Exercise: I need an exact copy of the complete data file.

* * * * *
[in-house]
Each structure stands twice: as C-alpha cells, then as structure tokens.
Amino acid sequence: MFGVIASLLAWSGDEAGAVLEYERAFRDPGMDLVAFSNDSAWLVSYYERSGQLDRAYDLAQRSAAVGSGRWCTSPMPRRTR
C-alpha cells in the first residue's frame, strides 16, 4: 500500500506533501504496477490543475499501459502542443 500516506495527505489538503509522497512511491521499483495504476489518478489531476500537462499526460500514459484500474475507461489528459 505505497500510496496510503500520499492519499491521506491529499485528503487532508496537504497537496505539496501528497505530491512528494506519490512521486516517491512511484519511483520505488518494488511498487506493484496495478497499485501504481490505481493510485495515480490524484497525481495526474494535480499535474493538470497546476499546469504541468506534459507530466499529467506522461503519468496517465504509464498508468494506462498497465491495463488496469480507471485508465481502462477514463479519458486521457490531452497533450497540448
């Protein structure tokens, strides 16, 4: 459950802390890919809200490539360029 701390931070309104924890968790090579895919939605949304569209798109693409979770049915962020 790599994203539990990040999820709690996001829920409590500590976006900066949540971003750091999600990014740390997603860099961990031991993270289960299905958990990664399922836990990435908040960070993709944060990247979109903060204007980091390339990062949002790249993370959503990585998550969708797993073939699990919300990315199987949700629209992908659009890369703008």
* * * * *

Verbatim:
[in-house]
Each structure stands twice: as C-alpha cells, then as structure tokens.
Amino acid sequence: MFGVIASLLAWSGDEAGAVLEYERAFRDPGMDLVAFSNDSAWLVSYYERSGQLDRAYDLAQRSAAVGSGRWCTSPMPRRTR
C-alpha cells in the first residue's frame, strides 16, 4: 500500500506533501504496477490543475499501459502542443 500516506495527505489538503509522497512511491521499483495504476489518478489531476500537462499526460500514459484500474475507461489528459 505505497500510496496510503500520499492519499491521506491529499485528503487532508496537504497537496505539496501528497505530491512528494506519490512521486516517491512511484519511483520505488518494488511498487506493484496495478497499485501504481490505481493510485495515480490524484497525481495526474494535480499535474493538470497546476499546469504541468506534459507530466499529467506522461503519468496517465504509464498508468494506462498497465491495463488496469480507471485508465481502462477514463479519458486521457490531452497533450497540448
């Protein structure tokens, strides 16, 4: 459950802390890919809200490539360029 701390931070309104924890968790090579895919939605949304569209798109693409979770049915962020 790599994203539990990040999820709690996001829920409590500590976006900066949540971003750091999600990014740390997603860099961990031991993270289960299905958990990664399922836990990435908040960070993709944060990247979109903060204007980091390339990062949002790249993370959503990585998550969708797993073939699990919300990315199987949700629209992908659009890369703008």